A 13th-century reliquary and a cache of medieval artifacts have been recovered by Italian police after being stolen more than 30 years ago. The items were discovered inside the home an antiquities collector near the port city of Catania in Sicily.
The cache of artifacts, which includes medieval chalices and devotional objects, was taken from the Seminary of Monteriggiono, a medieval walled village in Tuscany, back in 1989. The relics were found by a specialized unit of Italian police that focuses on the theft of art and cultural items, according to the Telegraph. The collector is now under investigation for receiving stolen goods. “He was not able to provide a valid explanation as to how he came to possess them,” Italian police told the newspaper. “These very precious reliquaries represent an exceptional testimony to the cult of devotion to San Galgano.”
Indeed, the elaborate gold and silver reliquary, a container for holy lyrics, has quite the backstory. It was dedicated to Saint Galgano, who had lived his life as Galgano Guidotti, a rich nobleman and warrior in 12th century Italy. According to an Italian legend—which bears a striking resemblance to the sword-in-the-stone story of King Arthur’s Excalibur—Guidotti had a miraculous epiphany that changed his life. “After seeing the vision of the Archangel Michael in 1180, he called into question his whole existence and decided to dedicate himself to God. To symbolize the start of his new life, he thrust his knight’s sword into a rock,” investigators said. After that moment, Guidotti became a hermit and was made a saint by Pope Urban III a few years after his death in 1181. The sword, still stuck in the stone, is the centerpiece of a church in the Tuscan village of Montesiepi.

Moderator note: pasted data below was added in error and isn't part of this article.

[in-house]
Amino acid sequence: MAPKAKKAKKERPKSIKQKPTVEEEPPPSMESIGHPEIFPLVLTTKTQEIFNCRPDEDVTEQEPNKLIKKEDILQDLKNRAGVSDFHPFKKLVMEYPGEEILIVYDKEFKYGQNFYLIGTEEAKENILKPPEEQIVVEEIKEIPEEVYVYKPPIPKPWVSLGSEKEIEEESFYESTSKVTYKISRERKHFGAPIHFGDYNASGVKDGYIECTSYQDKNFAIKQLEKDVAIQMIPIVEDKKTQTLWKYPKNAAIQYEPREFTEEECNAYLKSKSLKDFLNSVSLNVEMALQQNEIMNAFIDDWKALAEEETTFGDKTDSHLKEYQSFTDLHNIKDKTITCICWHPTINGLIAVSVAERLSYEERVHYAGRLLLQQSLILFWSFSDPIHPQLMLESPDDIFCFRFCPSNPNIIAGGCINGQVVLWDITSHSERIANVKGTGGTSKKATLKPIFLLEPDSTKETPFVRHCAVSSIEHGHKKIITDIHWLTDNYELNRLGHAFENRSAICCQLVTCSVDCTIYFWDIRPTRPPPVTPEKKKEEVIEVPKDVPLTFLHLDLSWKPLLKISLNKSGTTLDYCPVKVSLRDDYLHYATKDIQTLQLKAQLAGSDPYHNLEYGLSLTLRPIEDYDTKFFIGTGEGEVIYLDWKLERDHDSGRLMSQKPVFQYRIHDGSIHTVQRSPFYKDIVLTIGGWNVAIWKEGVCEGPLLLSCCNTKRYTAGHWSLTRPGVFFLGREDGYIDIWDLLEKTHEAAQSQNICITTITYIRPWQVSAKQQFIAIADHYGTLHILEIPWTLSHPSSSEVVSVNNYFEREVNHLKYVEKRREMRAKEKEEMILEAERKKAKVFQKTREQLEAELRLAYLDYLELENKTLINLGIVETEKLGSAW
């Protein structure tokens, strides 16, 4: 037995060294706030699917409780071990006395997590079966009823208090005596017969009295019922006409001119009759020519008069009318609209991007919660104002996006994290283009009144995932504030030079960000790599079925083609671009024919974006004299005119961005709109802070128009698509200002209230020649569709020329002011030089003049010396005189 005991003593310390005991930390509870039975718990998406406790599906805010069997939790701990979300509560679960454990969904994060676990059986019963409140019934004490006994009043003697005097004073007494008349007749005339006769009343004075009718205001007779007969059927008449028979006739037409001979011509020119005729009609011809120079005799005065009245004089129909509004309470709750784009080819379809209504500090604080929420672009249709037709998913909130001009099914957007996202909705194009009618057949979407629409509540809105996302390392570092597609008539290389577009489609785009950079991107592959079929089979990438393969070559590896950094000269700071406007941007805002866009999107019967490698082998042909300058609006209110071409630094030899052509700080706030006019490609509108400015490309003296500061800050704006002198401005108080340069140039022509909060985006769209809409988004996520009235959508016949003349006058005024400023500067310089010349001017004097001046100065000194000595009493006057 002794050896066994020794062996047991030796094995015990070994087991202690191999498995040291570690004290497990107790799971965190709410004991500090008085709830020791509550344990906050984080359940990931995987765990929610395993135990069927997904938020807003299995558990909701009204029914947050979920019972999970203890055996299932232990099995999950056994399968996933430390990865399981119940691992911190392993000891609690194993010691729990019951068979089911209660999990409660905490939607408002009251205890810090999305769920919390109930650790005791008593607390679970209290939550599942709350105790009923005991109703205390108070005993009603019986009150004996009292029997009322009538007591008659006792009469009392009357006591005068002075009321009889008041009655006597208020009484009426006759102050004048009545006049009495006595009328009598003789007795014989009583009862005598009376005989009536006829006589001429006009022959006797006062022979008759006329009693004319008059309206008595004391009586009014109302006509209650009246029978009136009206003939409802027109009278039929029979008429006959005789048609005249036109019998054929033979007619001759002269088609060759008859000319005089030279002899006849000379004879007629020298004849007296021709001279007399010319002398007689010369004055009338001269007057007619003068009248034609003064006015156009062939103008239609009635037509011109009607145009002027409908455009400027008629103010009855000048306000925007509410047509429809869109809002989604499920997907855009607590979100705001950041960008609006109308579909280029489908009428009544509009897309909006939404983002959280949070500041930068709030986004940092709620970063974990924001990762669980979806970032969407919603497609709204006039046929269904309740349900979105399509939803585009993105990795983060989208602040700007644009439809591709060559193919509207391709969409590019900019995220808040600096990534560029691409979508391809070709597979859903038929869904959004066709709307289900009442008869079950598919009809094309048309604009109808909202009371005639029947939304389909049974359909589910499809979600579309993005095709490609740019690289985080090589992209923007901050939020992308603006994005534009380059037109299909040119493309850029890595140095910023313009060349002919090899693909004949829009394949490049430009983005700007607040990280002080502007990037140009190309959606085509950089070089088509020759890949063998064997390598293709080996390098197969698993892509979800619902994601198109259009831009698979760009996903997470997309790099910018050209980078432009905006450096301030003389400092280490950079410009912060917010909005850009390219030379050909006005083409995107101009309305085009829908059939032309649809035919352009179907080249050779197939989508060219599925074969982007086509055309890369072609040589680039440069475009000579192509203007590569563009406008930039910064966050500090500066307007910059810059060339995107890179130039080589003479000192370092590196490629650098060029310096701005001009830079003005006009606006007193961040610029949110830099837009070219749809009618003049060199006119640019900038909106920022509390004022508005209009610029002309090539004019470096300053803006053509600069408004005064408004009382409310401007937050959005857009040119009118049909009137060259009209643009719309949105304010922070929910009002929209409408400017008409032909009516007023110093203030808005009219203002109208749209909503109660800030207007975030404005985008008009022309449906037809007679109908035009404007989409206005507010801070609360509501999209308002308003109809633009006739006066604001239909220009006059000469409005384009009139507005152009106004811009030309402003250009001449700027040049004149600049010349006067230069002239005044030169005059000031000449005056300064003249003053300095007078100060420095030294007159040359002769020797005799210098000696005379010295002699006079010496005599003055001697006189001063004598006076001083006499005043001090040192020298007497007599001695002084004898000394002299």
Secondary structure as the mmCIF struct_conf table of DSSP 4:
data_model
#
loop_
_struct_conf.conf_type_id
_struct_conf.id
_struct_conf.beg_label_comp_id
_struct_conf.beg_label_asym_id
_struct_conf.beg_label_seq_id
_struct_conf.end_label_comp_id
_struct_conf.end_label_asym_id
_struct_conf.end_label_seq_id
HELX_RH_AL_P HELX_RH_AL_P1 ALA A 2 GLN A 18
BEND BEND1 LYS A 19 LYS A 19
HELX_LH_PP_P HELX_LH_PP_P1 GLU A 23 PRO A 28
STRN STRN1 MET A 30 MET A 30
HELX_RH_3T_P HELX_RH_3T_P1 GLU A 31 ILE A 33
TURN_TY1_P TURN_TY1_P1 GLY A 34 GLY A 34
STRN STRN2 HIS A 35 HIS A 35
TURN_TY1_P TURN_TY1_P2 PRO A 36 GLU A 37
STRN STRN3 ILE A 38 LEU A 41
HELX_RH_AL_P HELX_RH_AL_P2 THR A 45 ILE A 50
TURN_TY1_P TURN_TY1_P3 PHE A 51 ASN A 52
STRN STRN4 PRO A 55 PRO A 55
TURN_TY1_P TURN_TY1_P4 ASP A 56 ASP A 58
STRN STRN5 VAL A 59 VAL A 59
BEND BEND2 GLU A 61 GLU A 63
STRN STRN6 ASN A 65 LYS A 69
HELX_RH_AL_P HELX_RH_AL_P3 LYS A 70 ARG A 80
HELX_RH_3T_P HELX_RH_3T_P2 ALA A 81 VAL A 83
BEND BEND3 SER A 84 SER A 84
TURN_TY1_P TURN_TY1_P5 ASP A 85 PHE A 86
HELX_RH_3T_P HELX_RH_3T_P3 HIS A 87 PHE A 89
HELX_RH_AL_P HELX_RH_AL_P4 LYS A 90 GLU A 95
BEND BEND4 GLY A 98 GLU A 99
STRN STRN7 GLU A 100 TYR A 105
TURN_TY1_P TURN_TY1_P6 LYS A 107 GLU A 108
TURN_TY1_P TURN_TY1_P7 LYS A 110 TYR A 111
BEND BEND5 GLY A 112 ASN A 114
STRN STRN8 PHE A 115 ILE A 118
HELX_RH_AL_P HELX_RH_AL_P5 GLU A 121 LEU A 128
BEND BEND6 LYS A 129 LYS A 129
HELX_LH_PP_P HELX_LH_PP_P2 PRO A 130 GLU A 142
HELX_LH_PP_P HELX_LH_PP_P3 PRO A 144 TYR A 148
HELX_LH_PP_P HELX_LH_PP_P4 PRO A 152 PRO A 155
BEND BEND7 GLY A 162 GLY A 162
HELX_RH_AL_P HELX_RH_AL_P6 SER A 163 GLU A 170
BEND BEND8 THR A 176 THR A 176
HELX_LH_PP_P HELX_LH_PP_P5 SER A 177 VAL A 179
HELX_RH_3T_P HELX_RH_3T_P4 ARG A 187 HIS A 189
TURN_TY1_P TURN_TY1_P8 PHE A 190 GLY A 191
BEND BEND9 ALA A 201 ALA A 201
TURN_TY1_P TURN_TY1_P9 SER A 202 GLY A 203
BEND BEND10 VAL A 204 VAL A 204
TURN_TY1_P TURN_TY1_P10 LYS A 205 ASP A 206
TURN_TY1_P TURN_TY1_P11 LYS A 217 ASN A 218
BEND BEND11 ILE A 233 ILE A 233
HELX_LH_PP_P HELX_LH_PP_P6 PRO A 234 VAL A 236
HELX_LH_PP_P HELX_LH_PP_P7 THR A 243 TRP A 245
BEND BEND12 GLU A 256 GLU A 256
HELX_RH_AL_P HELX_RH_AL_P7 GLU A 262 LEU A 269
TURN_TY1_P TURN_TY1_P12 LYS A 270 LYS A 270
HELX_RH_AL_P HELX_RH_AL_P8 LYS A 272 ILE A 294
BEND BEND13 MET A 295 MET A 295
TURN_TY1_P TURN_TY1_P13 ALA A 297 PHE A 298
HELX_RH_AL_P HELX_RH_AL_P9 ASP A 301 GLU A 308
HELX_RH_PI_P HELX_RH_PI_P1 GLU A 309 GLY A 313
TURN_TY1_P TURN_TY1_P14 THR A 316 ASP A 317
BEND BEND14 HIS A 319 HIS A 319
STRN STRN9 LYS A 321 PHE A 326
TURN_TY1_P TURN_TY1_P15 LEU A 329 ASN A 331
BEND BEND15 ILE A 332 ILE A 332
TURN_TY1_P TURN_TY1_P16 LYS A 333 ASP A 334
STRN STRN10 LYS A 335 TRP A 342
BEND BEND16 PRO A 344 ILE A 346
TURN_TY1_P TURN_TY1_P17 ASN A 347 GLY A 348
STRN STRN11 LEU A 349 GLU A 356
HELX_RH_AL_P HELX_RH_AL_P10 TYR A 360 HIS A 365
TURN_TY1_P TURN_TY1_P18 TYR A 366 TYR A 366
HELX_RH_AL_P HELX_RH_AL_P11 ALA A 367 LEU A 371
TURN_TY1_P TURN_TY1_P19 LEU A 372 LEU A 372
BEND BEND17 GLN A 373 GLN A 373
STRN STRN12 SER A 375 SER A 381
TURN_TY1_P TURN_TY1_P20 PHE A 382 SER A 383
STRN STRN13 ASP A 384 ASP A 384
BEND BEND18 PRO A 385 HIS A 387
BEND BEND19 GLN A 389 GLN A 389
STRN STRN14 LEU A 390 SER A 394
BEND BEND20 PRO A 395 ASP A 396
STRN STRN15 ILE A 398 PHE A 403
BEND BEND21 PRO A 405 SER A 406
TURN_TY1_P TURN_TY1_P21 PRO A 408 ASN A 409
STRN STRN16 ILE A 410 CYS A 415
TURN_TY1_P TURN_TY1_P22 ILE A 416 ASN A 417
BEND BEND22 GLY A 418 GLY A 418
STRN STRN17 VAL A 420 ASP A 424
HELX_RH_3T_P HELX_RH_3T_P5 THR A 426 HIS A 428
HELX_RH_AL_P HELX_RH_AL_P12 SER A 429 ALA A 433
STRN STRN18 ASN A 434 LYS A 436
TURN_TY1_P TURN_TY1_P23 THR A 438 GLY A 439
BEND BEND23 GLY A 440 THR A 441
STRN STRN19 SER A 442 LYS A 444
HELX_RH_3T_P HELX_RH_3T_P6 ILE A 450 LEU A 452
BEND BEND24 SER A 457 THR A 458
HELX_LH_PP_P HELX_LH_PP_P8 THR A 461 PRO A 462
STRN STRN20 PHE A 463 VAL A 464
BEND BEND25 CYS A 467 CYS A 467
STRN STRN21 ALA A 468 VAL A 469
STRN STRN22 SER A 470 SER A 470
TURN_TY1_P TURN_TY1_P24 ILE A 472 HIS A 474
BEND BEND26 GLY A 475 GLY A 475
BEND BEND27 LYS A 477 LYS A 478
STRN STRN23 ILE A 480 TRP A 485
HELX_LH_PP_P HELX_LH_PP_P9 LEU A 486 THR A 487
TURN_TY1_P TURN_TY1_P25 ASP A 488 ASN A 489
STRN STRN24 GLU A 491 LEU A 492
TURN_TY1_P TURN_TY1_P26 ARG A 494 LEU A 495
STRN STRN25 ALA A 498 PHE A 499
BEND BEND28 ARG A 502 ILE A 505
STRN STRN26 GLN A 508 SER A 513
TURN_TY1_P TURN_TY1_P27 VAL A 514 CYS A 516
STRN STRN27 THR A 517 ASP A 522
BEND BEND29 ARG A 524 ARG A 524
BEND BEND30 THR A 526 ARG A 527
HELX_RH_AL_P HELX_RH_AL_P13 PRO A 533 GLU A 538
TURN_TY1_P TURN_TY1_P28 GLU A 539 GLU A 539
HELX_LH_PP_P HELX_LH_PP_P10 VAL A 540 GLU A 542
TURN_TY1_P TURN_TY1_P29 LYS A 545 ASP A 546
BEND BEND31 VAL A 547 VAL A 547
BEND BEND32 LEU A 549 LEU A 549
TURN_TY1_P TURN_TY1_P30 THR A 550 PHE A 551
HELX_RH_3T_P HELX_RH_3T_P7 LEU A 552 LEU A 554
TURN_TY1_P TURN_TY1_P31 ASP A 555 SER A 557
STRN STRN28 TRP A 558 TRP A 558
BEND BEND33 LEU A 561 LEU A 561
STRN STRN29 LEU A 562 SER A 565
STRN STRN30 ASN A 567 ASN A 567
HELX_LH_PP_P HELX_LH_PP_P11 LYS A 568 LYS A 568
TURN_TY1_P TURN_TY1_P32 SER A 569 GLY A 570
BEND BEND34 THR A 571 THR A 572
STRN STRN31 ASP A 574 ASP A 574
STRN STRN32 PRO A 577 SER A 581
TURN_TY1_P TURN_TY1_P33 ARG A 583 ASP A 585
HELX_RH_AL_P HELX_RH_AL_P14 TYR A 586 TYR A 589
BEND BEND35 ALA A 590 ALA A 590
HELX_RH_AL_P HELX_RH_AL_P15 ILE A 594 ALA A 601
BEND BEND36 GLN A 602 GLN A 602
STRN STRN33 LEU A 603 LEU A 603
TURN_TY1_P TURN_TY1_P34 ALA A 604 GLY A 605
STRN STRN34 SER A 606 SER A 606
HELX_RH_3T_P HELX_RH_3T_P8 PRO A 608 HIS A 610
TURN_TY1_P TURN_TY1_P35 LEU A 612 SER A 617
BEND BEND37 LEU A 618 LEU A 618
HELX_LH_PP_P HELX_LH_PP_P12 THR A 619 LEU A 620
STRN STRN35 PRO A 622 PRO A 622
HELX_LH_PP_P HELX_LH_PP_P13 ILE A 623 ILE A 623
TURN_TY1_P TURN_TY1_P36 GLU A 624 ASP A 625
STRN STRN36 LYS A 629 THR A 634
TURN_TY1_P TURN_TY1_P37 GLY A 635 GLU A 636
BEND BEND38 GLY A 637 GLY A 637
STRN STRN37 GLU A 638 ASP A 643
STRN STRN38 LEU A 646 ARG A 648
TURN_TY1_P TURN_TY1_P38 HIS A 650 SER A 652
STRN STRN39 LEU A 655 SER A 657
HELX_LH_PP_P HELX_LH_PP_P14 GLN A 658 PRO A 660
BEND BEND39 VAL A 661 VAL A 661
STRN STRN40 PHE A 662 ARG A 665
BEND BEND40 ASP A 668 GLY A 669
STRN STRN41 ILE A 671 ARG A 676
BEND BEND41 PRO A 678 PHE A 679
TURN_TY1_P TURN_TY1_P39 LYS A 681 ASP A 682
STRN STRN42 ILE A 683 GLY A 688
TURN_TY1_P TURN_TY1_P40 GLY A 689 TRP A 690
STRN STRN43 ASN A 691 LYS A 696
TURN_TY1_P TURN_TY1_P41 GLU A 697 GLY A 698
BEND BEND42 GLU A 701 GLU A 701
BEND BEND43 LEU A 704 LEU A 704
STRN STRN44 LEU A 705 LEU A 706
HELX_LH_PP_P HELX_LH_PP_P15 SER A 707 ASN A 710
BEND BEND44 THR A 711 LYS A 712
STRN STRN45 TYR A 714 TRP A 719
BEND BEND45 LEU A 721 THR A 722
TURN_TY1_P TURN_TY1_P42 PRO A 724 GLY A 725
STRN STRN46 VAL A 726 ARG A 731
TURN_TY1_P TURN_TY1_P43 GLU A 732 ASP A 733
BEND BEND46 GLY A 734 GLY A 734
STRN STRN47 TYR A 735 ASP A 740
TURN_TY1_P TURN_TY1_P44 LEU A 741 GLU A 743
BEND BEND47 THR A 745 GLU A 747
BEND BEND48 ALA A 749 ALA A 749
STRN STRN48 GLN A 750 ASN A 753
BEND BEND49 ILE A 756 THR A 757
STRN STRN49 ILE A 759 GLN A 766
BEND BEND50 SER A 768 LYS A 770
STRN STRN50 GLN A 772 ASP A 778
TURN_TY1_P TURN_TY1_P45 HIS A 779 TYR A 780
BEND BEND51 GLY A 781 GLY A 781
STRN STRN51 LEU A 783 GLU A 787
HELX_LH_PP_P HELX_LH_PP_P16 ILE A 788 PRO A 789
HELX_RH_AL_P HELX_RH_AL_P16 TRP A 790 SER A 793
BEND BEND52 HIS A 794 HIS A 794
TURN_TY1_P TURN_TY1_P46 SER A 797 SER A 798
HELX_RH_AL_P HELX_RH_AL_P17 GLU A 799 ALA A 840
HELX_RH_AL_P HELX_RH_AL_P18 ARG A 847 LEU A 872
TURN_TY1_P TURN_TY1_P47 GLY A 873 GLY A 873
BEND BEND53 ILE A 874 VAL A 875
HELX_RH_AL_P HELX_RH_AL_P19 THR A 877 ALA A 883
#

Legend or no, the historical importance of the recovered items is not in dispute. The collection is “almost without precedent in terms of its importance from a historical and devotional point of view,” according to Barbara Jatta, Italy’s director of museums.
The recovered artifacts will now undergo a six-month restoration by experts at the Vatican Museums. Some of the relics have reportedly been damaged over the last three decades. Once restored, they will be returned to their rightful owner. “These sacred objects will return to the place from where they were stolen many years ago,” said Dario Franceschini, Italy’s culture minister. The same is not likely true of the Sicilian collector who kept them.